If you have a secondary home that’s occupied six months or less each year, you’ll need second home insurance to cover it. That’s true if you have a lakeside cottage, a cabin near the ski slopes, or an ocean-view condo along your favorite coast.
Second home insurance offers the same types of coverage as your primary home's HO3 policy. It will cover the structure of the home, other structures (such as fences, garage, greenhouse, etc.), belongings and furnishings, loss of use, personal liability, and medical payments. Its limits are simply adjusted to account for a vacation home’s unique risks.
From an insurance standpoint, a seasonal home tends to be "riskier" than your primary home because it's unoccupied for a good portion of the year. Homes that sit vacant can be more attractive to thieves. It also means if the home experiences damage, like a leak or fire, the damage may be more extensive because it may take longer to notice and address.
That increased risk means some insurers won’t offer coverage for second homes, but Kin does.
|→ Your Dwelling||→ Other Structures||→ Personal Liability|
|→ Personal Property||→ Loss of Use||→ Medical Payments|
A single home insurance policy offers a variety of coverage, but you usually can’t insure two separate homes under the same policy. The policies for your home and vacation home may be packaged and paid for together, but you technically have separate coverage for each.
And that’s a good thing! This ensures each home has coverage tailored to its risks. So while your primary home may be in Ohio and not have a need for hurricane and flood coverage, your vacation home in Florida, which is at greater risk of hurricanes and flooding, is appropriately protected for those events.
Seasonal home insurance costs depend on where your vacation home is, how long it’s occupied each year (and by who), its age and construction, and its security measures. The types of coverage your second home needs will also impact your rates. For example, a seasonal home in Florida may need flood insurance to protect it from hurricane damage, and that will increase the overall cost to insure it.
Let’s look at some pricing variables in more detail so you know what drives the cost of your policy.
Your seasonal home’s location is usually the biggest impact on the price of your policy. Generally speaking, homes close to the coast cost more to insure because they face a greater chance of experiencing a named storm or hurricane. These homes will also require flood insurance – a standard home insurance policy doesn’t cover damage from storm surges.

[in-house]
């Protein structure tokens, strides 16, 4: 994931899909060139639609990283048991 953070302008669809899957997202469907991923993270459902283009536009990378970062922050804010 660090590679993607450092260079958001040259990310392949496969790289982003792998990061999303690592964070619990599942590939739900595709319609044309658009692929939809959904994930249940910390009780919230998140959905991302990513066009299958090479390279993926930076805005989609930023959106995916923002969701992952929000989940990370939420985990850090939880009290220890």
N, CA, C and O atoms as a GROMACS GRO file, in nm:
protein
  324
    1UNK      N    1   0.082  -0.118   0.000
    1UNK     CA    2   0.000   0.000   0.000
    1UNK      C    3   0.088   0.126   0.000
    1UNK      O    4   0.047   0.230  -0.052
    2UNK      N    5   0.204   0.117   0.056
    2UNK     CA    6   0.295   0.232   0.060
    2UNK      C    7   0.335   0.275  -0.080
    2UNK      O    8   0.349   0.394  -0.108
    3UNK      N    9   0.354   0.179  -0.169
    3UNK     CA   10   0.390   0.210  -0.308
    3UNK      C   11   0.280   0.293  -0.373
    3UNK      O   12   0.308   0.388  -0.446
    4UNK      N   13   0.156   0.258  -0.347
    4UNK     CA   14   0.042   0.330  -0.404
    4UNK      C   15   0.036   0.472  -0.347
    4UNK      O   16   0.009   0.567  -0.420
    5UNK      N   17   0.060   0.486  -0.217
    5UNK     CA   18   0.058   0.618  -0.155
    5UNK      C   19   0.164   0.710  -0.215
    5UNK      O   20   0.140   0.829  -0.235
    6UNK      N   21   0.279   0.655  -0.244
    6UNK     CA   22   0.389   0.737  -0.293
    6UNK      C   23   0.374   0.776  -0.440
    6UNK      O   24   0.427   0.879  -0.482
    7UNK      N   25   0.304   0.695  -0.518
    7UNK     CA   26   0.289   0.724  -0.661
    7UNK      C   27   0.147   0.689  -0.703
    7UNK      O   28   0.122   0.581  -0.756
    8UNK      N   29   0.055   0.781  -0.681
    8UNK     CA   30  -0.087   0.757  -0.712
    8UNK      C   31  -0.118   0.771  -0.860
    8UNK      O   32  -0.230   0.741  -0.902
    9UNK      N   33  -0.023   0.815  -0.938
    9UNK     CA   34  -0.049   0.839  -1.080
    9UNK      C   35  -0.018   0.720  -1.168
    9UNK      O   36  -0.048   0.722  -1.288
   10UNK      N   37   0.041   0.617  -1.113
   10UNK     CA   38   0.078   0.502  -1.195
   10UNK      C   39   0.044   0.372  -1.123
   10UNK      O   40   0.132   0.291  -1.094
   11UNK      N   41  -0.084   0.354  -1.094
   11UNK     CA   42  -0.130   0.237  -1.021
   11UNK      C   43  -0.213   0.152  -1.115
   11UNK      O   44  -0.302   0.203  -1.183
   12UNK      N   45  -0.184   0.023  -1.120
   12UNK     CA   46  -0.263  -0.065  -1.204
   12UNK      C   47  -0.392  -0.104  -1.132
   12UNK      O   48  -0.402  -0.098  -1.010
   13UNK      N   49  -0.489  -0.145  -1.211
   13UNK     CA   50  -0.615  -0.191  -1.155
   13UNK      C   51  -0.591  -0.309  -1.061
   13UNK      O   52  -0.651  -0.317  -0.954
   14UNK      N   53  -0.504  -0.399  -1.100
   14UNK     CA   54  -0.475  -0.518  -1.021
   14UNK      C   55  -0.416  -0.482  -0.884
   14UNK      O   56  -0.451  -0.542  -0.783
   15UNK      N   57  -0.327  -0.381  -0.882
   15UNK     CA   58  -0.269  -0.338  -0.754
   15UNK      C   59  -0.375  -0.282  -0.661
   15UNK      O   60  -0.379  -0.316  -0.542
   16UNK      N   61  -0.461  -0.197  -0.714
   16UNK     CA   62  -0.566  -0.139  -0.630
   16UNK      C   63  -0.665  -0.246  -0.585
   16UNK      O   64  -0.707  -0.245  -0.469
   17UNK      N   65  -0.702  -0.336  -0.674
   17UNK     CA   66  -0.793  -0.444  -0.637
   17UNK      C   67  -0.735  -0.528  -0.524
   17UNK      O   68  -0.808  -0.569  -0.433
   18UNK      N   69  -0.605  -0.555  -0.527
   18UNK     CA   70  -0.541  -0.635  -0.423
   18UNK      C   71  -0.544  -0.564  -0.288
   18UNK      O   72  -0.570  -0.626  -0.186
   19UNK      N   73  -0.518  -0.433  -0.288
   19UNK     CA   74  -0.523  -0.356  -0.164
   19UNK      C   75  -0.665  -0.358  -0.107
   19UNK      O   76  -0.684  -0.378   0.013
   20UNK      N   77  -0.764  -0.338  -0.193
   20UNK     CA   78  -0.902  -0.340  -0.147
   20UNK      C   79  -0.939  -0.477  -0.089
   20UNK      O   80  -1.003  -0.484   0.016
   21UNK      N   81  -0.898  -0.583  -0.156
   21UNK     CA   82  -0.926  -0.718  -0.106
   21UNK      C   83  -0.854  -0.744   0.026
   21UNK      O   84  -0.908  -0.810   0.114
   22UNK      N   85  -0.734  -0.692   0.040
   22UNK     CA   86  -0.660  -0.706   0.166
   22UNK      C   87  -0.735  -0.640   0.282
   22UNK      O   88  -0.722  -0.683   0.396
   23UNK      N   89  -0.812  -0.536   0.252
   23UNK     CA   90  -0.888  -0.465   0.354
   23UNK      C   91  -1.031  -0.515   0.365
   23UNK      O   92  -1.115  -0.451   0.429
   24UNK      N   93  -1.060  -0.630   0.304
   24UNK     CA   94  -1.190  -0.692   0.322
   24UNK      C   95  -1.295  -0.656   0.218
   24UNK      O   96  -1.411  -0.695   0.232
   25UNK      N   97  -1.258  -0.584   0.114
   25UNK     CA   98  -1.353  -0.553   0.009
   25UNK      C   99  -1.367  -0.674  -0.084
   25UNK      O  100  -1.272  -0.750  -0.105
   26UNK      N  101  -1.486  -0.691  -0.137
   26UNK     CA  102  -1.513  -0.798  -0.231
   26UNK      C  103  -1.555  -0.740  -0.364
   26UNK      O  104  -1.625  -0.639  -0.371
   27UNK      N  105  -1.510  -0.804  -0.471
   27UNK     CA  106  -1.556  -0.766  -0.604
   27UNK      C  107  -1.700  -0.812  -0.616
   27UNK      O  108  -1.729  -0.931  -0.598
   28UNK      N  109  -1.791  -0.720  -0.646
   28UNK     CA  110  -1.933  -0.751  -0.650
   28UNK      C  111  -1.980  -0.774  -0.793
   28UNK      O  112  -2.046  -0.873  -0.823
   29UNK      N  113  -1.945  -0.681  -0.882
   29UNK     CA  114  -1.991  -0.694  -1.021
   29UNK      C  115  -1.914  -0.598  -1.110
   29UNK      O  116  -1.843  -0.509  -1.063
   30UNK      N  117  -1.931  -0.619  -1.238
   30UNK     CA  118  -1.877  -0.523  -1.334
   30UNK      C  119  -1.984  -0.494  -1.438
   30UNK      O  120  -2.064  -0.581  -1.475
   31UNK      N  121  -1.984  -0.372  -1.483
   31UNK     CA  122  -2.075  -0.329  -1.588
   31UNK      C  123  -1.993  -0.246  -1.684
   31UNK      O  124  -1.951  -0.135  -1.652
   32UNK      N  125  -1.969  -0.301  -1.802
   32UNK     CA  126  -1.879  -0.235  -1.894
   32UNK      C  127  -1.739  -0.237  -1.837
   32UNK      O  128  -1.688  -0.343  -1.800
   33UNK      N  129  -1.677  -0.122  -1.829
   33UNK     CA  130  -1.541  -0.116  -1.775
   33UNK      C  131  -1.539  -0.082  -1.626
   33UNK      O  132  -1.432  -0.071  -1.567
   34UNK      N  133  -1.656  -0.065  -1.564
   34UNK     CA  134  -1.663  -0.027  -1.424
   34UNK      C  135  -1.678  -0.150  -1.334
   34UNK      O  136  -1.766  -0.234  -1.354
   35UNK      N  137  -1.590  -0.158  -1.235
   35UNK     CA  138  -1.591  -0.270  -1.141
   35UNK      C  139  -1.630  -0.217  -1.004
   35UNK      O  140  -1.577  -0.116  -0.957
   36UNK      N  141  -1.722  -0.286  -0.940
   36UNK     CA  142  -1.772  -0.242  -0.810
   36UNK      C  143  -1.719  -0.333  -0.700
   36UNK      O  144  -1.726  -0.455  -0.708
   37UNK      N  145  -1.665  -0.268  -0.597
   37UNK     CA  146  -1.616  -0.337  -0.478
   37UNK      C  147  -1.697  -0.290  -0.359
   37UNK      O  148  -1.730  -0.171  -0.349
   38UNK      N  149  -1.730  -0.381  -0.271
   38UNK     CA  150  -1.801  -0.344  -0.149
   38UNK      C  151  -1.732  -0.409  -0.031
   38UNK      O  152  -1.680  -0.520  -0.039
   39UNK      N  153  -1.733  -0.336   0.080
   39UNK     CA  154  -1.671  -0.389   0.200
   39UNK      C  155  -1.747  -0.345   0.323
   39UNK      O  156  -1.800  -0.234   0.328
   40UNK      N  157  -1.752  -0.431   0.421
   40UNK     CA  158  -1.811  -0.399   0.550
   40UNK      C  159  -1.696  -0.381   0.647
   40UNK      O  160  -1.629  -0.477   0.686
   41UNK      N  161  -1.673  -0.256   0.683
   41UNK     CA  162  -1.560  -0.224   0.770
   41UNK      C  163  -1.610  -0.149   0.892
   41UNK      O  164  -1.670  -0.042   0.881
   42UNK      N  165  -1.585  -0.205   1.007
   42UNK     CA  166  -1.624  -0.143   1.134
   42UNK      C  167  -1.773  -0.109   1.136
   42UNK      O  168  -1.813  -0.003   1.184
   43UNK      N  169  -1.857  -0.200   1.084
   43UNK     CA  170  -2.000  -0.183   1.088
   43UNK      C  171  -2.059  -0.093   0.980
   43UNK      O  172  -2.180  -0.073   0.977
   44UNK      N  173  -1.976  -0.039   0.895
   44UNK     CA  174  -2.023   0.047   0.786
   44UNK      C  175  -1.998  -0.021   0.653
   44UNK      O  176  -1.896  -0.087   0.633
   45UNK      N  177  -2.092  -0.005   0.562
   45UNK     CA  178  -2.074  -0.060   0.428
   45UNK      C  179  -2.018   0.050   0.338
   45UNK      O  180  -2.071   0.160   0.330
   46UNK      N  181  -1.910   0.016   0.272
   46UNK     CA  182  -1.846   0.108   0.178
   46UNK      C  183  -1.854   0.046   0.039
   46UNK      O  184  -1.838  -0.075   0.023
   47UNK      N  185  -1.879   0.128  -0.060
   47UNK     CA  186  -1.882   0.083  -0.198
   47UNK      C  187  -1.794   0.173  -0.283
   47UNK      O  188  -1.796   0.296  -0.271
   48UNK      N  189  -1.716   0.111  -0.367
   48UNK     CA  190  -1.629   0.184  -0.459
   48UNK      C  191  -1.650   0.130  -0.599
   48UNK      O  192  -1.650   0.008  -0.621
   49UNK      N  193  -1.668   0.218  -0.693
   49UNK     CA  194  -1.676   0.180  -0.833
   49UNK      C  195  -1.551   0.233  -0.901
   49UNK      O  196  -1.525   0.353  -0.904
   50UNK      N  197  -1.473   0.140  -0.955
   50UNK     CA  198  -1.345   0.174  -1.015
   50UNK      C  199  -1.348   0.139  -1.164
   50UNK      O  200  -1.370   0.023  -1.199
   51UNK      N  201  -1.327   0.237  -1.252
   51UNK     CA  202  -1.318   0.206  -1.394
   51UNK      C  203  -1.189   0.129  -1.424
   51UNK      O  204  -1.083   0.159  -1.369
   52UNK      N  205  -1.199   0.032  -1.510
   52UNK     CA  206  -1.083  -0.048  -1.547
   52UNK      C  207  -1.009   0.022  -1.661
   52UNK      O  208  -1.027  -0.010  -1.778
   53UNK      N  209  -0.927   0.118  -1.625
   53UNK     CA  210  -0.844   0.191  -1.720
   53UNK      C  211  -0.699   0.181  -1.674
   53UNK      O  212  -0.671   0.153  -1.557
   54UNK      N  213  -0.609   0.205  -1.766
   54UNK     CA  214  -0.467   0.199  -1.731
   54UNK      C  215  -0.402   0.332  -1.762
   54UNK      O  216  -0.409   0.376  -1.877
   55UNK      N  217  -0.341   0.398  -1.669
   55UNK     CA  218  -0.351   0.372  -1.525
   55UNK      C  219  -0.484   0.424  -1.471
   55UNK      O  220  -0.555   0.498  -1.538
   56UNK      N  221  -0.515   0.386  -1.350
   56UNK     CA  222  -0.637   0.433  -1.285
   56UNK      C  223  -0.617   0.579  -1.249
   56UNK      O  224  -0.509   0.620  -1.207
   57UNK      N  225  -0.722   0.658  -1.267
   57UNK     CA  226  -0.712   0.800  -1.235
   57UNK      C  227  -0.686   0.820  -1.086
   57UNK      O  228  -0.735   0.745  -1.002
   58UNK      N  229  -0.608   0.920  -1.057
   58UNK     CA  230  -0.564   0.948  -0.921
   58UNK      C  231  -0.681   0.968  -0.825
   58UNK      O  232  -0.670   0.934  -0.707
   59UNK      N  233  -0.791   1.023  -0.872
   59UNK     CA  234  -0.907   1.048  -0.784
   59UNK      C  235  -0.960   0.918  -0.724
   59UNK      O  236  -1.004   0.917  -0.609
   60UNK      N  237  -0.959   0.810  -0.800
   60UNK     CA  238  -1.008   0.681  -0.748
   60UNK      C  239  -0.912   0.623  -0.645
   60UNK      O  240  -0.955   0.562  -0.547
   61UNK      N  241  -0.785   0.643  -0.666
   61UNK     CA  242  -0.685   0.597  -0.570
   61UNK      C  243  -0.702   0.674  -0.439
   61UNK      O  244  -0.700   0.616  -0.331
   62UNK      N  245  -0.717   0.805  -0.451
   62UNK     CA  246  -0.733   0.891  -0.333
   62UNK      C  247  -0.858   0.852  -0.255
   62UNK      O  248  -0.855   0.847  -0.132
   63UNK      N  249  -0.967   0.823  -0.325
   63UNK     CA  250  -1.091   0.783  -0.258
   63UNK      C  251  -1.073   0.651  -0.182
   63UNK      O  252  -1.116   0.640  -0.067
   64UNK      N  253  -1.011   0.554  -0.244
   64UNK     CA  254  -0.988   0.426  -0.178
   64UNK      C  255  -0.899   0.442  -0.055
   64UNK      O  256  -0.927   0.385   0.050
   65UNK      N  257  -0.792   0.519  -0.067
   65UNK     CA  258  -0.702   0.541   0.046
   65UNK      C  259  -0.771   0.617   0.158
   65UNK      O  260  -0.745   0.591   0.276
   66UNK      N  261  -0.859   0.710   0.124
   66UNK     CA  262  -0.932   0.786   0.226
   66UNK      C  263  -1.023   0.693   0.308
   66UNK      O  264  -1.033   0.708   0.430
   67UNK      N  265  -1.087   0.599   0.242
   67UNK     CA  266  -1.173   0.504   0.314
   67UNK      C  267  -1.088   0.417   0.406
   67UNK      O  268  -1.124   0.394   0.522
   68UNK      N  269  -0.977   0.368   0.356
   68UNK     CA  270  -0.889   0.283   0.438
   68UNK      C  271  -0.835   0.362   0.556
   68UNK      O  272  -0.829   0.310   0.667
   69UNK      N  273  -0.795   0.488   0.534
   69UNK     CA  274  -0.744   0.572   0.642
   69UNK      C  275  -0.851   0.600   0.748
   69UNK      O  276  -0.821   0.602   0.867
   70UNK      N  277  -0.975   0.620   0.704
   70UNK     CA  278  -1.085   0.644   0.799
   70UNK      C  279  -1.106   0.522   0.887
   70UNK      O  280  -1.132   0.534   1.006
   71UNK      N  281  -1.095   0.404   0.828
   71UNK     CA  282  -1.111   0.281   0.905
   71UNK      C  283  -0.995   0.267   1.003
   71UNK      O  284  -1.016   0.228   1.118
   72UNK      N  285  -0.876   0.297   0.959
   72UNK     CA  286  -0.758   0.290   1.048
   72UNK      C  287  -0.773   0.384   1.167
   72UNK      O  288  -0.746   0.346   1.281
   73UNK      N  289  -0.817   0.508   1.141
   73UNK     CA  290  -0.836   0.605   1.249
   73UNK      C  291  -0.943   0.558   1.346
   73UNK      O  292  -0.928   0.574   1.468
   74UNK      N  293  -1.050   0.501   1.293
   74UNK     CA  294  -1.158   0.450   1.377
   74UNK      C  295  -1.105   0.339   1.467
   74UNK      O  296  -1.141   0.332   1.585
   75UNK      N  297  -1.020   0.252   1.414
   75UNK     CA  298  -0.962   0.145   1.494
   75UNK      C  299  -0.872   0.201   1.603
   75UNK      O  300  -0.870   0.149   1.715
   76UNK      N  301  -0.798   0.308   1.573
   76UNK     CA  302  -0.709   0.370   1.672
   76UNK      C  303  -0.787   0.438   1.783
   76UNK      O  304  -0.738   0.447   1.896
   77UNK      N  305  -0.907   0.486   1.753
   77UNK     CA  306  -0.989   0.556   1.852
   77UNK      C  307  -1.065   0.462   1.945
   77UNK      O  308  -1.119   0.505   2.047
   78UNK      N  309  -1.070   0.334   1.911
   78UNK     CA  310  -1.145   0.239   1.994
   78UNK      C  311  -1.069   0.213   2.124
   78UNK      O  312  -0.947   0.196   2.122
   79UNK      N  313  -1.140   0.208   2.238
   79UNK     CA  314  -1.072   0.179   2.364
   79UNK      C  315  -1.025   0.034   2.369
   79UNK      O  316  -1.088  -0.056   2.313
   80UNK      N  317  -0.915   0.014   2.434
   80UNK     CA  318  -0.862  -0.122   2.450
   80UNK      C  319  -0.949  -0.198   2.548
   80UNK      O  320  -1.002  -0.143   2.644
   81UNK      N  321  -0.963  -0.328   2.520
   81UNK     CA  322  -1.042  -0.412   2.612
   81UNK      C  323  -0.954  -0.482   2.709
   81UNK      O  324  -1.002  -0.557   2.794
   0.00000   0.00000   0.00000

Increasingly, homes in California – especially those near canyons or places with a lot of trees or brush – may cost more because of their wildfire exposure.
If you use your second home as a vacation home, the time it sits vacant can be a real risk. Unoccupied homes face a greater chance of:
As you might have guessed, all these factors may increase your second home insurance cost. On the other hand, if your vacation home is in a secured community where someone is around to keep an eye on your property while you’re away, your rates may be lower.
If you rent out your second home when you’re not around, you may need a different kind of insurance altogether: landlord insurance. Your agent can help determine when this coverage is appropriate.
Depending on how and when your seasonal home was built, your rates may increase or decrease. For example, homes built before 2001 in Florida may not be as resistant to hurricane winds, which can increase your premium. Homes built after may cost less to insure because they are built according to a stricter building code that prioritizes wind mitigation.
If your vacation home has a swimming pool, it may cost more to insure it. That’s because pools pose liability risks for a homeowner if someone is injured in or near them.
On the other hand, vacation homes that have security and safety features, such as a centrally monitored security system, water leak detection system, fire alarm, and fire and wind mitigation systems, may have significantly reduced rates.
Your personal history impacts your insurance costs, too. If you don’t have any claims and you have a strong insurance score, your premium may be lower.
While not every insurance company offers coverage for second and seasonal homes, Kin is excited to offer insurance for vacation and second homes in Florida and California. When you apply for coverage, just note that the home is occupied for six months or less each year. We’ll make sure you get the appropriate coverage.
Here are a couple tips if you decide to shop around: